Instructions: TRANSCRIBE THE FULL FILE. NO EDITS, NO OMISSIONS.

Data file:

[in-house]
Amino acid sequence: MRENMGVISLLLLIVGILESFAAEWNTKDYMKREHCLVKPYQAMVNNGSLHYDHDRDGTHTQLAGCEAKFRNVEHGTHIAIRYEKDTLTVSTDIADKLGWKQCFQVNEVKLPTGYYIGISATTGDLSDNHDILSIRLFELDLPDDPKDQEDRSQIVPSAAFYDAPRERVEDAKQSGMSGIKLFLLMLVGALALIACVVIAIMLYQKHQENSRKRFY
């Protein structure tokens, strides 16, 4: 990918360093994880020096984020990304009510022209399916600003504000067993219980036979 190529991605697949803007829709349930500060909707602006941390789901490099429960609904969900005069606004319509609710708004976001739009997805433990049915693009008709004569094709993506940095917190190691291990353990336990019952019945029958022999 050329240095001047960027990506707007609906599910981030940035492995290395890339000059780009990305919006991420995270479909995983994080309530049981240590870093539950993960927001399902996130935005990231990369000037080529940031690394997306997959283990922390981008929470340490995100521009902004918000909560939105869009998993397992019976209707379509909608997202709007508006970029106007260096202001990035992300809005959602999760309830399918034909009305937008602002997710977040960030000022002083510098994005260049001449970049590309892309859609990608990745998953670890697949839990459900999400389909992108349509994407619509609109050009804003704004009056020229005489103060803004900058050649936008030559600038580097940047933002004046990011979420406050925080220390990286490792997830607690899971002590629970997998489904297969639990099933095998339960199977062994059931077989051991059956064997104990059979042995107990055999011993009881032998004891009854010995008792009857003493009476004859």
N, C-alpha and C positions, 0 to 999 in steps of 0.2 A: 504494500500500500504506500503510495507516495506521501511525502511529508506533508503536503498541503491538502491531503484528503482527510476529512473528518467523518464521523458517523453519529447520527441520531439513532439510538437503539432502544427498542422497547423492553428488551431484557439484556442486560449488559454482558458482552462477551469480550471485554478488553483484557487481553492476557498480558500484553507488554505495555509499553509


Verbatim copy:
[in-house]
Amino acid sequence: MRENMGVISLLLLIVGILESFAAEWNTKDYMKREHCLVKPYQAMVNNGSLHYDHDRDGTHTQLAGCEAKFRNVEHGTHIAIRYEKDTLTVSTDIADKLGWKQCFQVNEVKLPTGYYIGISATTGDLSDNHDILSIRLFELDLPDDPKDQEDRSQIVPSAAFYDAPRERVEDAKQSGMSGIKLFLLMLVGALALIACVVIAIMLYQKHQENSRKRFY
């Protein structure tokens, strides 16, 4: 990918360093994880020096984020990304009510022209399916600003504000067993219980036979 190529991605697949803007829709349930500060909707602006941390789901490099429960609904969900005069606004319509609710708004976001739009997805433990049915693009008709004569094709993506940095917190190691291990353990336990019952019945029958022999 050329240095001047960027990506707007609906599910981030940035492995290395890339000059780009990305919006991420995270479909995983994080309530049981240590870093539950993960927001399902996130935005990231990369000037080529940031690394997306997959283990922390981008929470340490995100521009902004918000909560939105869009998993397992019976209707379509909608997202709007508006970029106007260096202001990035992300809005959602999760309830399918034909009305937008602002997710977040960030000022002083510098994005260049001449970049590309892309859609990608990745998953670890697949839990459900999400389909992108349509994407619509609109050009804003704004009056020229005489103060803004900058050649936008030559600038580097940047933002004046990011979420406050925080220390990286490792997830607690899971002590629970997998489904297969639990099933095998339960199977062994059931077989051991059956064997104990059979042995107990055999011993009881032998004891009854010995008792009857003493009476004859």
N, C-alpha and C positions, 0 to 999 in steps of 0.2 A: 504494500500500500504506500503510495507516495506521501511525502511529508506533508503536503498541503491538502491531503484528503482527510476529512473528518467523518464521523458517523453519529447520527441520531439513532439510538437503539432502544427498542422497547423492553428488551431484557439484556442486560449488559454482558458482552462477551469480550471485554478488553483484557487481553492476557498480558500484553507488554505495555509499553509